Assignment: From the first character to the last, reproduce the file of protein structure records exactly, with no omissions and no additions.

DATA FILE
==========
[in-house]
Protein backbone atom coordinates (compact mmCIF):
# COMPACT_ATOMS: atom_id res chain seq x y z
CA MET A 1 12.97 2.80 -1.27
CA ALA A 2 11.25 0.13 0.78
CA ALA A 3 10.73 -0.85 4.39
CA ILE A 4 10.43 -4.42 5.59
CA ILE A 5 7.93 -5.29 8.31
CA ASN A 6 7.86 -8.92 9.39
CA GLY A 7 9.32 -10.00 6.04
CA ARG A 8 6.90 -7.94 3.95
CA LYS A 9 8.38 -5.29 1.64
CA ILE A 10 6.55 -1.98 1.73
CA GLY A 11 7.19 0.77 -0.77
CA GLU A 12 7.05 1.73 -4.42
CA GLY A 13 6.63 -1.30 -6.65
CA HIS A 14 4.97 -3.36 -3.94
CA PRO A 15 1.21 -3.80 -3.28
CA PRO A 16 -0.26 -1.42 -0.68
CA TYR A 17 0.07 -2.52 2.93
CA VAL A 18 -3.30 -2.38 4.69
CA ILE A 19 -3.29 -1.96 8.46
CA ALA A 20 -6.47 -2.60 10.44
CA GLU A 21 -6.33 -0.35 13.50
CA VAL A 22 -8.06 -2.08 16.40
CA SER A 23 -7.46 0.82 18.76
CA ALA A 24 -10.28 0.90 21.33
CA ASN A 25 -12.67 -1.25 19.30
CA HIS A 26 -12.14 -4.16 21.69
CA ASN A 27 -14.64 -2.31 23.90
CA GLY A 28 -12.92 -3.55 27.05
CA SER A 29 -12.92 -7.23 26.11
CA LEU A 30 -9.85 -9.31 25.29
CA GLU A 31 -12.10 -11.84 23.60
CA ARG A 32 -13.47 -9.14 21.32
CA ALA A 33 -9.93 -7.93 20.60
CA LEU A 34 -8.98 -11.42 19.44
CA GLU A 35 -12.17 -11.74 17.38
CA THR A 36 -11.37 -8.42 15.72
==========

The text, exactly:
[in-house]
Protein backbone atom coordinates (compact mmCIF):
# COMPACT_ATOMS: atom_id res chain seq x y z
CA MET A 1 12.97 2.80 -1.27
CA ALA A 2 11.25 0.13 0.78
CA ALA A 3 10.73 -0.85 4.39
CA ILE A 4 10.43 -4.42 5.59
CA ILE A 5 7.93 -5.29 8.31
CA ASN A 6 7.86 -8.92 9.39
CA GLY A 7 9.32 -10.00 6.04
CA ARG A 8 6.90 -7.94 3.95
CA LYS A 9 8.38 -5.29 1.64
CA ILE A 10 6.55 -1.98 1.73
CA GLY A 11 7.19 0.77 -0.77
CA GLU A 12 7.05 1.73 -4.42
CA GLY A 13 6.63 -1.30 -6.65
CA HIS A 14 4.97 -3.36 -3.94
CA PRO A 15 1.21 -3.80 -3.28
CA PRO A 16 -0.26 -1.42 -0.68
CA TYR A 17 0.07 -2.52 2.93
CA VAL A 18 -3.30 -2.38 4.69
CA ILE A 19 -3.29 -1.96 8.46
CA ALA A 20 -6.47 -2.60 10.44
CA GLU A 21 -6.33 -0.35 13.50
CA VAL A 22 -8.06 -2.08 16.40
CA SER A 23 -7.46 0.82 18.76
CA ALA A 24 -10.28 0.90 21.33
CA ASN A 25 -12.67 -1.25 19.30
CA HIS A 26 -12.14 -4.16 21.69
CA ASN A 27 -14.64 -2.31 23.90
CA GLY A 28 -12.92 -3.55 27.05
CA SER A 29 -12.92 -7.23 26.11
CA LEU A 30 -9.85 -9.31 25.29
CA GLU A 31 -12.10 -11.84 23.60
CA ARG A 32 -13.47 -9.14 21.32
CA ALA A 33 -9.93 -7.93 20.60
CA LEU A 34 -8.98 -11.42 19.44
CA GLU A 35 -12.17 -11.74 17.38
CA THR A 36 -11.37 -8.42 15.72